December 29, 2016
From Washington, this is VOA news. I'm David DeForest reporting.
Russian and Turkish officials have been trying to come up with a cease-fire in the Syrian civil war.
The Turkish state Anadolu news agency, citing an official source, says a cease-fire has already been prepared, but Russian officials would not comment on the report and rebel groups deny a truce has been agreed on.
Officials are trying to expand the current Aleppo cease-fire to cover the whole country.
German authorities have detained a Tunisian man allegedly linked to Anis Amri, the man who carried out an attack on a Berlin Christmas market.
Federal prosecutors said on Wednesday the 40-year-old man [has detained] was detained after a search of his business and residence. Officials said the man's telephone number was saved on Amri's cellphone.
Prosecutors have until Thursday to decide whether or not they have enough evidence to seek a formal arrest warrant.
Former Argentine President Cristina Fernández has been indicted on charges of directing a corrupt enterprise while attempting to hide millions of dollars in a convent. Fernández has denied the charges.
A federal judge charged Fernández and other officials of colluding to steal public funds that were meant for public road projects between 2003 and 2015.
Such an illicit association conviction would warrant a possible ten-year prison sentence.
Fernández says current Argentine President Mauricio Macri is manipulating the judicial system to persecute her.
A North Korean defector told reporters Tuesday that the next year is most likely the time for North Korea to bolster its nuclear program. Thae Yong-ho said that is due to leadership changes in Washington and in Seoul.
This is VOA news.
U.S. Secretary of State John Kerry unveiled broad guidelines Wednesday for an eventual peace agreement between Israel and the Palestinians, warning a two-state solution to the conflict is in "serious jeopardy." No major new proposals were included in Kerry's hour-long speech at the State Department.
Kerry defended the U.S. decision last week to abstain from a United Nations Security Council resolution that condemned Israeli settlements in areas claimed by Palestinians.
"The two-state solution is the only way to achieve a just and lasting peace between Israelis and Palestinians. It is the only way to ensure Israel's future as a Jewish and democratic state."
Israeli Prime Minister Benjamin Netanyahu Wednesday called Kerry's speech a "deep disappointment." In a late night news conference, Mr. Netanyahu said the speech was as "unbalanced" as the U.N. resolution itself.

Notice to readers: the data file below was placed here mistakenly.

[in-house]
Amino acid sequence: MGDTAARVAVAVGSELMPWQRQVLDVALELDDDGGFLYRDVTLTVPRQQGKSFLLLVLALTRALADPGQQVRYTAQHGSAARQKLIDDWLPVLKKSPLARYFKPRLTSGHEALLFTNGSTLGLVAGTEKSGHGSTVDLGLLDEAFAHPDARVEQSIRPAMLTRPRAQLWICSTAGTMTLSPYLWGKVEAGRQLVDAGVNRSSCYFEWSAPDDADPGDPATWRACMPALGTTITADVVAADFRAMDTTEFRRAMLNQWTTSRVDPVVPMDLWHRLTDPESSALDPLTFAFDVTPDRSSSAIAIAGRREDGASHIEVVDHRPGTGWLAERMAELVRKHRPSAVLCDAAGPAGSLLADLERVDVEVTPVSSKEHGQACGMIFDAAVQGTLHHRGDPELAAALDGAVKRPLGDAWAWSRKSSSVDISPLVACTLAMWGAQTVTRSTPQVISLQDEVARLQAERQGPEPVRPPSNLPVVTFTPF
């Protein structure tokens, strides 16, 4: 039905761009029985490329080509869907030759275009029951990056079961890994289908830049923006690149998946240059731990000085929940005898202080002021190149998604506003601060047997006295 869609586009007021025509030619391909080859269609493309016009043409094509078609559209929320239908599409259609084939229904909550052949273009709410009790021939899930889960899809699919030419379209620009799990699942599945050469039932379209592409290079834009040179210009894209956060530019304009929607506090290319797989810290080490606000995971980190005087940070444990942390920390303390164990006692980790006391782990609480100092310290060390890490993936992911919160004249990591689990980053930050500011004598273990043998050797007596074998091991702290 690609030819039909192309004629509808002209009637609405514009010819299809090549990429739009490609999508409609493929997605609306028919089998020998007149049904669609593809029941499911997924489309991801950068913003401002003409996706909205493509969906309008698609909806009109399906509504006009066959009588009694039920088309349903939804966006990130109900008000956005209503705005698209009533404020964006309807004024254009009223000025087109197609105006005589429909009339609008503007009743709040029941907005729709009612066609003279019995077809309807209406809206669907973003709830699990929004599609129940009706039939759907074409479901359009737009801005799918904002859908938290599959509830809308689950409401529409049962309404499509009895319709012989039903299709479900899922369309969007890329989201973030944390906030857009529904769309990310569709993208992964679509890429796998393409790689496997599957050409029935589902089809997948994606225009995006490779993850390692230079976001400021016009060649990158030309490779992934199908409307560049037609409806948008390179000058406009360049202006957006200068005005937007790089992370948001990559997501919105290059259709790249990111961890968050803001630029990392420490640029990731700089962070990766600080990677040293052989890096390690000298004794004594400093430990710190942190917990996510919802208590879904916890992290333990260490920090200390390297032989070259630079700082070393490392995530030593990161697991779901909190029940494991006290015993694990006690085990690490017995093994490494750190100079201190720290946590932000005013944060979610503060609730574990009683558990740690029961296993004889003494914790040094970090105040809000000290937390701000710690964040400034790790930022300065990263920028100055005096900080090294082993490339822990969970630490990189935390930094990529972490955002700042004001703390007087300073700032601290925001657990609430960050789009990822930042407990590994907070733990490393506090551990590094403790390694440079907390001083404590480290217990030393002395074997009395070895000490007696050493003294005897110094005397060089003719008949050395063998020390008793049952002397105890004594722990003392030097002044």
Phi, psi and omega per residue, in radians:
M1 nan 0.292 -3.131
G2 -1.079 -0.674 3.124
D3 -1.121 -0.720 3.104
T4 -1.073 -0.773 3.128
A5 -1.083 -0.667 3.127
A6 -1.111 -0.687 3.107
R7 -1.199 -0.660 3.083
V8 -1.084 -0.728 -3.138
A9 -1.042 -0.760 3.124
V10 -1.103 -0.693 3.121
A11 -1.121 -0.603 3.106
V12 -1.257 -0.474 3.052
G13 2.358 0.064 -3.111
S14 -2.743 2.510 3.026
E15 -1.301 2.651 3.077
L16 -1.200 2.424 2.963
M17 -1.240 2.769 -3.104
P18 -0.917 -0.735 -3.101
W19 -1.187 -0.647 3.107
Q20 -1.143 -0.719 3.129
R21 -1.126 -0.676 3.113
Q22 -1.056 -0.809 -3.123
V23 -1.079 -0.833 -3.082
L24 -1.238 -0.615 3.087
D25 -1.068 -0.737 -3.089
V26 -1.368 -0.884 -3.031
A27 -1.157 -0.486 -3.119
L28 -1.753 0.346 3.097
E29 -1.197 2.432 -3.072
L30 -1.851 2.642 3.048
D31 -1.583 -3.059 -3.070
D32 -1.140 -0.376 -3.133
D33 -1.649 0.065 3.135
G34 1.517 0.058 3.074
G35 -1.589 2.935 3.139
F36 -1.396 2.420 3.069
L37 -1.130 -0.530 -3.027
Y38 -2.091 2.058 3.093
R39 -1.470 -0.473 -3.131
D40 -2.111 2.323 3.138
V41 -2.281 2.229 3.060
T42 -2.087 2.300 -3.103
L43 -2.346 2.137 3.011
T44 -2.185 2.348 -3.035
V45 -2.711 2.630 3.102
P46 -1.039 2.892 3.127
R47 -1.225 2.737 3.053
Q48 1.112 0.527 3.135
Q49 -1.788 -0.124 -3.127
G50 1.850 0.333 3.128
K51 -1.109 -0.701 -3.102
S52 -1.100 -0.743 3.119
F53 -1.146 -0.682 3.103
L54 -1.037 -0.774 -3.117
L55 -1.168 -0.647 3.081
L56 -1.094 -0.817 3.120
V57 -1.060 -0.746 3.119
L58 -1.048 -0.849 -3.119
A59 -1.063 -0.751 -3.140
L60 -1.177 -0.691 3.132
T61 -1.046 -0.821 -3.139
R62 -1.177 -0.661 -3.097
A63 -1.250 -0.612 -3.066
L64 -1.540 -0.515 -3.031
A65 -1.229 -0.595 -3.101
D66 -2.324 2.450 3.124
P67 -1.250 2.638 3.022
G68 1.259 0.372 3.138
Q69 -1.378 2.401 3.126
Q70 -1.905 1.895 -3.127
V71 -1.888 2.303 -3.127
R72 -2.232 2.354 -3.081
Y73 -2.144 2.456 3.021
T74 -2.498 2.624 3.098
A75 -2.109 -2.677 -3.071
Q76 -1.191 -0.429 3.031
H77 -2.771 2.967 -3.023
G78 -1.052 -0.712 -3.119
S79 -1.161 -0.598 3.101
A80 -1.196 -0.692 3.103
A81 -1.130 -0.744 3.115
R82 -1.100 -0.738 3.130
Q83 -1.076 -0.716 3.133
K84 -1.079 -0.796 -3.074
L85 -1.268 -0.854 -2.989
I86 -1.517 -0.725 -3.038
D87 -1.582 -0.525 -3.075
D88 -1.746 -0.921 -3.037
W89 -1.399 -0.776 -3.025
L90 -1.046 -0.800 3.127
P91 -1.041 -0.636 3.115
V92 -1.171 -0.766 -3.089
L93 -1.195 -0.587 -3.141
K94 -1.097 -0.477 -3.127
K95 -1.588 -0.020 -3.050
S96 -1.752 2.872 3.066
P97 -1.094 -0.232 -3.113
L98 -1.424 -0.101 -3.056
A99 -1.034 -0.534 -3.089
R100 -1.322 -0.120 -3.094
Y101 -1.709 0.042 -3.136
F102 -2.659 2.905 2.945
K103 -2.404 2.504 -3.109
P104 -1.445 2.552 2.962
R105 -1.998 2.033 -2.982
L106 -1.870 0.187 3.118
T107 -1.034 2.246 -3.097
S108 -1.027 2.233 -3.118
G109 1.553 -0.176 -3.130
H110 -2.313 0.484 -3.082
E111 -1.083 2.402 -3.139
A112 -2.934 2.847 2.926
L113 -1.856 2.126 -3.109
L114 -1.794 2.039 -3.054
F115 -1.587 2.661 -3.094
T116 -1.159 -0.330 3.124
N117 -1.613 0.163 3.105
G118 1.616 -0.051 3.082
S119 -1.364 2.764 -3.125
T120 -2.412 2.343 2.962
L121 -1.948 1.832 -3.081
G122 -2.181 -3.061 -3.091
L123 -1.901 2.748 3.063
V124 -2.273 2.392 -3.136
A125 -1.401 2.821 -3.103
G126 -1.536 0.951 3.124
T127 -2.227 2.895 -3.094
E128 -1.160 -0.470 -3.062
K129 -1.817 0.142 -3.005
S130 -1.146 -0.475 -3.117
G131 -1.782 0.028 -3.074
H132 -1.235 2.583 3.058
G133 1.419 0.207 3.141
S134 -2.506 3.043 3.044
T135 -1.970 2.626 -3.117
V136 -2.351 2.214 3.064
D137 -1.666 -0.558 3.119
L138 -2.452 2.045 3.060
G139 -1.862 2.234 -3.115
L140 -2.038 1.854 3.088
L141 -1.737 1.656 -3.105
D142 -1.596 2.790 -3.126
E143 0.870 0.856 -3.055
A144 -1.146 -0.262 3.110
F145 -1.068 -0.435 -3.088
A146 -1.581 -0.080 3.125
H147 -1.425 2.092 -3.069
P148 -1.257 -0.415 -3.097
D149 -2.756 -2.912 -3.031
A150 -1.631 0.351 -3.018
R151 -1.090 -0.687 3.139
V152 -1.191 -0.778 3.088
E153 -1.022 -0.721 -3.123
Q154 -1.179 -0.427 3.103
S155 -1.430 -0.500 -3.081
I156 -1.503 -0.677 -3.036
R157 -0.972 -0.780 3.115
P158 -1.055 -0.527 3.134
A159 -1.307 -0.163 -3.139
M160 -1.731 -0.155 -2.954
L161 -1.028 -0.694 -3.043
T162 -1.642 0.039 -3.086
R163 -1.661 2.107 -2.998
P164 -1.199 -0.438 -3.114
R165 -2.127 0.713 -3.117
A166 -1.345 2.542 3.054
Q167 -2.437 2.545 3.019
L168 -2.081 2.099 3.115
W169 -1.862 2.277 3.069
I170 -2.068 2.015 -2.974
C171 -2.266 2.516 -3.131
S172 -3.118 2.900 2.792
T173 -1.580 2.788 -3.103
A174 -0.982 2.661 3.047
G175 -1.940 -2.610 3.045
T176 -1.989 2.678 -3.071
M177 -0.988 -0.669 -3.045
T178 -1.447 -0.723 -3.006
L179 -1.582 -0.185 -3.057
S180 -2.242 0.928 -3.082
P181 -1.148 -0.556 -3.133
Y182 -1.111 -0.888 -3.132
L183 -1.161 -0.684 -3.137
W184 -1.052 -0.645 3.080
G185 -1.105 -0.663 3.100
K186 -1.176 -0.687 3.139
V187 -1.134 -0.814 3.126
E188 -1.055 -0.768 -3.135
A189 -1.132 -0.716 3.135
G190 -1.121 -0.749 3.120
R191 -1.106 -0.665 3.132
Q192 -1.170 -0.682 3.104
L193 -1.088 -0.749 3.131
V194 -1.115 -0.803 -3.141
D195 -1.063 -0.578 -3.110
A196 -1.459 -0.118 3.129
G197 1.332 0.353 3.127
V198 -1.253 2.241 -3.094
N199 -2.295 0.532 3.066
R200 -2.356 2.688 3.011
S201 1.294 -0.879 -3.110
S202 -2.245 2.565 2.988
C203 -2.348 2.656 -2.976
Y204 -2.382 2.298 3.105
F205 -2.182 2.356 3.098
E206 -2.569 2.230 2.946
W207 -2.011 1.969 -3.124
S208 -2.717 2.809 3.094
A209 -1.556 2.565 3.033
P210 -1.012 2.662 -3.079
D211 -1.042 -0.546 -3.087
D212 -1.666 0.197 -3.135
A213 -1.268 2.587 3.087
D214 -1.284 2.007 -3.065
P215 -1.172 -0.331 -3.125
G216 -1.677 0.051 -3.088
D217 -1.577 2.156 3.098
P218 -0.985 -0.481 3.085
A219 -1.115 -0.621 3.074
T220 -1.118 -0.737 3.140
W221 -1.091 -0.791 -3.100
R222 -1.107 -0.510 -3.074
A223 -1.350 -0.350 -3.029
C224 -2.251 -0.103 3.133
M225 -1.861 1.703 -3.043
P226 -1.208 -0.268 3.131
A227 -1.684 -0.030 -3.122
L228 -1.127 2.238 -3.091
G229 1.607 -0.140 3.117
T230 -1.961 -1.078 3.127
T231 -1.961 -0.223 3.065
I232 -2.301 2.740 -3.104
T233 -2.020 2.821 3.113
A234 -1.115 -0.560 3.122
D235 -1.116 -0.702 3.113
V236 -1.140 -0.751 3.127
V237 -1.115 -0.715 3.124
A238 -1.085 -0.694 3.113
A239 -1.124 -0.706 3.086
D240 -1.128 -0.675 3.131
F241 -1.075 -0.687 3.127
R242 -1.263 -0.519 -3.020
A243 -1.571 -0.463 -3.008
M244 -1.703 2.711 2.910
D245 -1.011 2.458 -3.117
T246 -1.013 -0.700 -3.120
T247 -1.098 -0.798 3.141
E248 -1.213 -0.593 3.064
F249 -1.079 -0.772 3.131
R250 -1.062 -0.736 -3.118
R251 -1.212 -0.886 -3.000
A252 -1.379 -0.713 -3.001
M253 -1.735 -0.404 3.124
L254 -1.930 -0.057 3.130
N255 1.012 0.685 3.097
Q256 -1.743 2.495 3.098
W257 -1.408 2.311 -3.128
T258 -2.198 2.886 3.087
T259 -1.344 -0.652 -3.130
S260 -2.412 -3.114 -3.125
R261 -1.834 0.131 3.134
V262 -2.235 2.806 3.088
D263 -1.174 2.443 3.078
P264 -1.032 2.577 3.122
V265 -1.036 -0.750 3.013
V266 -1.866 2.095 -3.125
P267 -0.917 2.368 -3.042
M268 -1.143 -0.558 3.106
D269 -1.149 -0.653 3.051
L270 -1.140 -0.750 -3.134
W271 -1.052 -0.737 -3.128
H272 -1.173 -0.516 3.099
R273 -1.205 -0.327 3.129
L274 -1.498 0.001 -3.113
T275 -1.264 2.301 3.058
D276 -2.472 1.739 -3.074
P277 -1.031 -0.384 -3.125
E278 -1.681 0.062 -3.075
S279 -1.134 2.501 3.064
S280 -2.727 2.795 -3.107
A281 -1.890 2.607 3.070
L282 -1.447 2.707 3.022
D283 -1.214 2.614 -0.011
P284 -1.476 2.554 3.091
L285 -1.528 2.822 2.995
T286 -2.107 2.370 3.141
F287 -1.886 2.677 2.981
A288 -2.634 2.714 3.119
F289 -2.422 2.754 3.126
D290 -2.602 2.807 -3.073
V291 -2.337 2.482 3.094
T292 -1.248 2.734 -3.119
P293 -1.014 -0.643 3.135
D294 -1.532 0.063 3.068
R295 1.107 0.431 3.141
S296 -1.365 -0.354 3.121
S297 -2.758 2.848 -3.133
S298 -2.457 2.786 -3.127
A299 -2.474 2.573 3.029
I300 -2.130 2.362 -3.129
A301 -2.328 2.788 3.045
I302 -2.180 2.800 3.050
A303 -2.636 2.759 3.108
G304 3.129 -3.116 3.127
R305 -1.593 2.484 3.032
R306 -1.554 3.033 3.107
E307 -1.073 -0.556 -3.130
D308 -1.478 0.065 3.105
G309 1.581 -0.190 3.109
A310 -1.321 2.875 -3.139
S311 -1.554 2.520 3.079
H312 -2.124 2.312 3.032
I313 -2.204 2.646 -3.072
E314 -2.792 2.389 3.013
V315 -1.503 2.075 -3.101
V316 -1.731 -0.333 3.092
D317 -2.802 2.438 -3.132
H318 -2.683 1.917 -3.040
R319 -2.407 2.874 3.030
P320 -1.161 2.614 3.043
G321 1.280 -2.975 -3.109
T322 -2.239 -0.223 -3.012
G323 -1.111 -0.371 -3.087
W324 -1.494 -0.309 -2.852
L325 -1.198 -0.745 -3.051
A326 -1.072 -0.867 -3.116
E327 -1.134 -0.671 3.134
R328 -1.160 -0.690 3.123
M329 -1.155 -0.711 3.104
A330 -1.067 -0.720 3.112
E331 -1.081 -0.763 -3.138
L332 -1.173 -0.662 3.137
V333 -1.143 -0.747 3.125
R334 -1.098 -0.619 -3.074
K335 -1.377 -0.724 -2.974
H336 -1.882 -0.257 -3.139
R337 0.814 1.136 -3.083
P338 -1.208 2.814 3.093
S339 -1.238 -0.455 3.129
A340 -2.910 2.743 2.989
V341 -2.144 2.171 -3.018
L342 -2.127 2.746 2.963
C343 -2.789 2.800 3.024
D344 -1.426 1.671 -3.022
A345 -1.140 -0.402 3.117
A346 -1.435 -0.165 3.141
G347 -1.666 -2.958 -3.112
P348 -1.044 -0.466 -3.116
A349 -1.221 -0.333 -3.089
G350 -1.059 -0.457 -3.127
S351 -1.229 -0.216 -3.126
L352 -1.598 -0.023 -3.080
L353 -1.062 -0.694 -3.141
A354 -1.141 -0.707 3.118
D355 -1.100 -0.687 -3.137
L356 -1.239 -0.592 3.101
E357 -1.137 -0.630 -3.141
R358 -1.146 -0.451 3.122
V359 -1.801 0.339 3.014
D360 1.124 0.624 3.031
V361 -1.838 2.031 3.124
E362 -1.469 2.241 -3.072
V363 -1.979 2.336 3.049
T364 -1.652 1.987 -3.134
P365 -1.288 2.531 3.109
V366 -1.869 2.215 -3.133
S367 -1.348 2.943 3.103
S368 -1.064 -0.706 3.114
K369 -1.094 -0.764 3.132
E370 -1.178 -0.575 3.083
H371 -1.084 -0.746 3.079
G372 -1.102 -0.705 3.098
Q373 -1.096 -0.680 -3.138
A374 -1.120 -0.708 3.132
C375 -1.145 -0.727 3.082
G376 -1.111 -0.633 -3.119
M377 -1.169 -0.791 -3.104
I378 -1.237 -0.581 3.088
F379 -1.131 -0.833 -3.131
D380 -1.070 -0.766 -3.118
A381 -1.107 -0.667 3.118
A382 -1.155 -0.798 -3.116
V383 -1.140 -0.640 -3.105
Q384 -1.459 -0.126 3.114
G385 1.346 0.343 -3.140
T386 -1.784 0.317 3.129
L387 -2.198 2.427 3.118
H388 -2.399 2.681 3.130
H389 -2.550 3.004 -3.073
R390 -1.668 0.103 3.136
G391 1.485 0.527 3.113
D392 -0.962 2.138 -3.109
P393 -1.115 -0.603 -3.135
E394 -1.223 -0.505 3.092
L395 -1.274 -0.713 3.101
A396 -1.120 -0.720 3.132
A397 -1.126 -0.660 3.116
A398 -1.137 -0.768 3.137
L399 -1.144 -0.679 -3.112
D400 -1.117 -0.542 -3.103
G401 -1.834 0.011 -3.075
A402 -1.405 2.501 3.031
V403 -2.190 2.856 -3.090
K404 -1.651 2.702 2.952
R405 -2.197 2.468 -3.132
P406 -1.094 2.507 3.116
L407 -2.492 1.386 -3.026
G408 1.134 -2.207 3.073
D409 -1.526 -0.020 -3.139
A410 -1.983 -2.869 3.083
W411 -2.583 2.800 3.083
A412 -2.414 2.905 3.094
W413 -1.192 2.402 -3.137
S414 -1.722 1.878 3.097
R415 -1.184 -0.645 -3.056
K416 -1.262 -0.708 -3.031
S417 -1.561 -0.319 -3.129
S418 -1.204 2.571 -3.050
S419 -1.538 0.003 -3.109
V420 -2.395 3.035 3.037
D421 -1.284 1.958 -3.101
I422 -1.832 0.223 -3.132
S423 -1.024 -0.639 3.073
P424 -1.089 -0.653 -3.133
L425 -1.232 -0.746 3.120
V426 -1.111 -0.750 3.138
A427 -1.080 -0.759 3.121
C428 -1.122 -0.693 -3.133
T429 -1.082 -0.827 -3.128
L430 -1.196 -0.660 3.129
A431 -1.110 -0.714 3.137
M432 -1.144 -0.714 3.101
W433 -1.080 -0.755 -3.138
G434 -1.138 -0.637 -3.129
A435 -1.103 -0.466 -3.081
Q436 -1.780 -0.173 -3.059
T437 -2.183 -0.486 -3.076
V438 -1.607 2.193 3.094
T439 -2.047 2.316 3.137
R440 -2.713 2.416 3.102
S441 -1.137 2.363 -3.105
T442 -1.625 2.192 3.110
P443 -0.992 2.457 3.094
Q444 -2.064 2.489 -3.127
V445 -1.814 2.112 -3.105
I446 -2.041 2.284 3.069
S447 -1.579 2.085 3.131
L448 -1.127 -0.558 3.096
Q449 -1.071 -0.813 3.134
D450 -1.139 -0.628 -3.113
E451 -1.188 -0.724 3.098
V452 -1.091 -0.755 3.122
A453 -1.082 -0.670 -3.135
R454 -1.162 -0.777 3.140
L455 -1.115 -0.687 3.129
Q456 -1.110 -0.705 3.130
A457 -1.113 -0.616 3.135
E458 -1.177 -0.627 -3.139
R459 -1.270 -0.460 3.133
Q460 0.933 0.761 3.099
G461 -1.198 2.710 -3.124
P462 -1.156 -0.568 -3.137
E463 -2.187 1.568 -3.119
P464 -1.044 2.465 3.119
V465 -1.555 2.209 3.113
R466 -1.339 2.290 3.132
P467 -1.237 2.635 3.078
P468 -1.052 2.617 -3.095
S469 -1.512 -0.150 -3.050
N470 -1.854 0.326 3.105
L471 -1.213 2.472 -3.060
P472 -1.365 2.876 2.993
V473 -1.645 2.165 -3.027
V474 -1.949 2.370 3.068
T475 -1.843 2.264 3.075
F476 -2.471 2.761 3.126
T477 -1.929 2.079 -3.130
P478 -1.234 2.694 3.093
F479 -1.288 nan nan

"Secretary Kerry paid lip service to the unremitting campaign of terrorism that has been waged by the Palestinians against the Jewish state for nearly a century. What he did was spend most of his speech blaming Israel for the lack of peace."
He vowed to work with incoming Trump administration to improve relations in the wake of the fallout over the U.N. resolution.
Meanwhile, the Palestinian president says he is ready to resume peace talks if Israel freezes settlement construction.
U.S. Senator Lindsey Graham says Russia did interfere in the recent U.S. presidential election and can expect hard-hitting sanctions.
Graham said Wednesday that in 2017, the U.S. Congress will investigate Russia's involvement in the November 8 election. The senator says he expects tough new sanctions against Russia to get bipartisan support. He said sanctions would target President Vladimir Putin personally.
"It is now time for Russia to understand enough is enough."
Russia, though, is denying allegations that President Putin was personally involved in hacking.
White supremacist Dylann Roof, who murdered nine black worshippers at a Charleston, South Carolina, church has told a judge he does not plan to call any witnesses or present any evidence during the penalty phase of his trial.
Roof faces the death penalty.
The U.S. Embassy in Ankara issued a strongly worded statement Wednesday denying claims by Turkish President Recep Tayyip Erdoğan that U.S.-led coalition forces have given support to the Islamic State group.
Mr. Erdoğan Tuesday accused the coalition of not only backing IS but also backing Kurdish rebel factions operating inside and outside of Turkey.
A U.S. official called Mr. Erdoğan's comments "ludicrous."
From the VOA news center in Washington, I'm David DeForest.
That's the latest world news from VOA.